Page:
And when it comes to effective people management, nothing is as demotivating as communicating expectations and then not holding people accountable when they fail to meet them

In a study published in Harvard Business Review, 46 percent of  high-level managers were rated poorly on the measure, “Holds people accountable when they don’t deliver.” The study authors write: “The unfortunate consequence, however, is that no matter what short-term costs an upwardly ambitious manager avoids by not playing the sheriff, they are overshadowed in the long run by the creation of a culture of mediocrity and lackluster organizational performance. Add this up over time and across departments and business units and the aggregate costs of neglecting accountability can be staggering for everyone.”

Your employees – and especially more junior ones – are watching you! So look for ways to ensure that you have accountability measures in place:

  • If you include people management responsibilities in your performance management process, make sure there are clear consequences for those who fail to meet these expectations (e.g., not eligible for a special discretionary bonus)
  • Include a “people management effectiveness” score in how practice group performance is measured internally and have those scores included in internal reporting
  • Reward practice groups who score high on the “people management effectiveness” metric
  • Have practice group leaders actually address internal complaints about poor management behavior by discussing the issues with the lawyer and determining appropriate measures to change the situation (e.g., enrolling the lawyer in appropriate training, signing them up for individual coaching to strengthen their management skills, etc.) 
  1. Develop & Deepen Trust

The new breed of legal professionals sees their ideal leader as an inspiring coach, a compelling communicator, and a self-aware, culturally-informed manager, who has an inclusive decision-making style versus “command and control.” Or as one millennial associate said, “You don’t tell people what to do, you empower them.” 

Lack of trust as an issue goes beyond people management. When lawyers don’t have enough trust in each other, productivity, creativity, and cross-collaboration suffer too.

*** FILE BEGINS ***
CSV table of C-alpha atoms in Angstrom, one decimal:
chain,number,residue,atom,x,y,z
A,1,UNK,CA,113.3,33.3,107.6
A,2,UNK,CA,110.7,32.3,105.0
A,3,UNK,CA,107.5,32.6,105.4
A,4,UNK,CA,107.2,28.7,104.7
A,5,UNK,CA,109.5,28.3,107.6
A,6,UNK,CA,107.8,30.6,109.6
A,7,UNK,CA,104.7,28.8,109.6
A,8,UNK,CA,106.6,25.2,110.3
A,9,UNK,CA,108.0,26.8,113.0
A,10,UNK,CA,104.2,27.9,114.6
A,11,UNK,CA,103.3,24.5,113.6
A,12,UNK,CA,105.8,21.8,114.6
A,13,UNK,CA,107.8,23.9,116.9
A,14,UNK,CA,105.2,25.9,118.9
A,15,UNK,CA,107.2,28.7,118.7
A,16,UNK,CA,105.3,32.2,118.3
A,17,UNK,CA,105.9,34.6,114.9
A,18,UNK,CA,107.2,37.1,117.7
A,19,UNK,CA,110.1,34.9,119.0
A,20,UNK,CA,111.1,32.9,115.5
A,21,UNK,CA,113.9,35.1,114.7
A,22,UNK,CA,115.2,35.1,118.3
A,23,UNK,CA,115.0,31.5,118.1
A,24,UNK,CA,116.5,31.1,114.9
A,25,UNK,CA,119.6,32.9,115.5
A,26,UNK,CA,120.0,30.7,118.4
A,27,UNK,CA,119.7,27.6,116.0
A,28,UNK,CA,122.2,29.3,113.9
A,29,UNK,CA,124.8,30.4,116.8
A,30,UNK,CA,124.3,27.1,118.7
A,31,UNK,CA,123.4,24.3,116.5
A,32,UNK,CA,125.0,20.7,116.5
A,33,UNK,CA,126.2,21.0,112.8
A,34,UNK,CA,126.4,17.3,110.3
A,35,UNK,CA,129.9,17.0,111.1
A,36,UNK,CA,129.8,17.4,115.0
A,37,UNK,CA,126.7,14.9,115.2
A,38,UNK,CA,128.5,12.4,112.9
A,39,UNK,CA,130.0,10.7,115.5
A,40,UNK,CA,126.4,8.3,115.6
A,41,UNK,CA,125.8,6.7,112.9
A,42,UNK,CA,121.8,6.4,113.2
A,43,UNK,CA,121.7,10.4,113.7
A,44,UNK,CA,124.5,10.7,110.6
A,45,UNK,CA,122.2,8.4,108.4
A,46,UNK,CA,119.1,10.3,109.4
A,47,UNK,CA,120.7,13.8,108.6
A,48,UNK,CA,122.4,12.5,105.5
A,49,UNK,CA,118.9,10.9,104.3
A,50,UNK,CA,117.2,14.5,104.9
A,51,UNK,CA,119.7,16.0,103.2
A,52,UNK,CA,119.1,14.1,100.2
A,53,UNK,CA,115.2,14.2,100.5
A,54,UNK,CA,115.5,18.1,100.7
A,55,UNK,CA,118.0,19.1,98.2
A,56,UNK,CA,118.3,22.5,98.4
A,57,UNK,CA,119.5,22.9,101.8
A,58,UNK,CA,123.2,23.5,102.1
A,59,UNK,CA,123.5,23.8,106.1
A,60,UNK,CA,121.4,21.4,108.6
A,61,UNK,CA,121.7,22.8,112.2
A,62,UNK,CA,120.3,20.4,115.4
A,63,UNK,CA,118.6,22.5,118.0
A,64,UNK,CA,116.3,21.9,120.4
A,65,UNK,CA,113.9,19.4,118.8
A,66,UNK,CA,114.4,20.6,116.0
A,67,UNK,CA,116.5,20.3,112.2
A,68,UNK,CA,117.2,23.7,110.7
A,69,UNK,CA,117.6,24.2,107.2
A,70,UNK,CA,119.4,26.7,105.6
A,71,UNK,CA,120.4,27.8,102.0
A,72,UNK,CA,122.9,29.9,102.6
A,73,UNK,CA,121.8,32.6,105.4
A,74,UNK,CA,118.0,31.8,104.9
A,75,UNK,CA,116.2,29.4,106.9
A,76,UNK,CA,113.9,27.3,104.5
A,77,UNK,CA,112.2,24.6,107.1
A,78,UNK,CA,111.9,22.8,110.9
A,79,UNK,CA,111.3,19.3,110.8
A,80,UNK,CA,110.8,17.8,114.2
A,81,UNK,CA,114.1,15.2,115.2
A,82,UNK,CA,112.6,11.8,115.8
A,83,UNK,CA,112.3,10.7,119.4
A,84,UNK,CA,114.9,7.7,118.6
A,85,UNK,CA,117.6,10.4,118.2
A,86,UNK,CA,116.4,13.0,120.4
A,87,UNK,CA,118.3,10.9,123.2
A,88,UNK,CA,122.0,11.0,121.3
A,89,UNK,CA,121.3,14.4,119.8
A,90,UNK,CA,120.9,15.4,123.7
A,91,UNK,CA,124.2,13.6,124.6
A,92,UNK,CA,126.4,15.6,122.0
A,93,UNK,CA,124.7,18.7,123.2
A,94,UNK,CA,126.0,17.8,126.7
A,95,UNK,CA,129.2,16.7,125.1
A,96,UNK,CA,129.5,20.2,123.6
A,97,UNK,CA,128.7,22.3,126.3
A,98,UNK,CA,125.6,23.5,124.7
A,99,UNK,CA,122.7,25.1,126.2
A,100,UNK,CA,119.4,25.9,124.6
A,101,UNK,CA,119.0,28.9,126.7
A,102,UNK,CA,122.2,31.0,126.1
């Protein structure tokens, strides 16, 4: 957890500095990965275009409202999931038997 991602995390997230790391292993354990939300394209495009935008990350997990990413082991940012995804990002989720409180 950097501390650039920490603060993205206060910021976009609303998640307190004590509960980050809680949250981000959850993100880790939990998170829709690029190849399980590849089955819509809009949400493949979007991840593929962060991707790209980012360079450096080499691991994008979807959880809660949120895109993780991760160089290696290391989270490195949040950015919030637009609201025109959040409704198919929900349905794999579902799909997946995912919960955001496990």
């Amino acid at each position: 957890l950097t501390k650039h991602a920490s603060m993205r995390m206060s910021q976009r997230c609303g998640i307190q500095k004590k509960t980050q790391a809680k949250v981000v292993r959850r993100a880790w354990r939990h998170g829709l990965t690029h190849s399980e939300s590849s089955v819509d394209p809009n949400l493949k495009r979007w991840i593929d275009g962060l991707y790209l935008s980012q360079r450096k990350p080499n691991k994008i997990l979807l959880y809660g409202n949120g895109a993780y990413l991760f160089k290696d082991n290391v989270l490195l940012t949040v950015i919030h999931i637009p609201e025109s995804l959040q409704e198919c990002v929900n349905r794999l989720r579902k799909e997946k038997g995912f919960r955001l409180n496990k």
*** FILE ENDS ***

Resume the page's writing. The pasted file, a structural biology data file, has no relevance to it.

To cultivate trust among lawyers, look to create opportunities that promote understanding, empathy, and connection:

  • Offer programming (training and/or coaching) focused on self-awareness, empathy, and trust building
  • Create opportunities for people to spend time together socially doing something productive (e.g, volunteering together for a cause)
  • Strongly encourage lawyers to build relationships with their colleagues in other practice areas or offices (e.g., create an internal competition that rewards people for cross-departmental connections, like attending other practice groups’ monthly meetings)
  1. Strengthen Communication

It goes without saying that effective communication is vital for successful management. Law firms should focus on enhancing communication practices to facilitate collaboration, understanding, and alignment among team members. 

Consider the following aspects:

  1. Types and tools: Differentiate between synchronous (real-time) and asynchronous (non-real-time) communication, utilizing appropriate tools for each, such as video conferences, instant messaging platforms, and project management systems.
  2. Expectations: Help your lawyers understand the critical importance of setting clear expectations and how to communicate them effectively, including frequency, responsiveness, preferred modes of communication, etc. 
  3. Information sharing / access: Establish systems and platforms that enable seamless information sharing, ensuring that relevant information is accessible to those who need it. This can include document management systems, knowledge-sharing platforms, and centralized databases.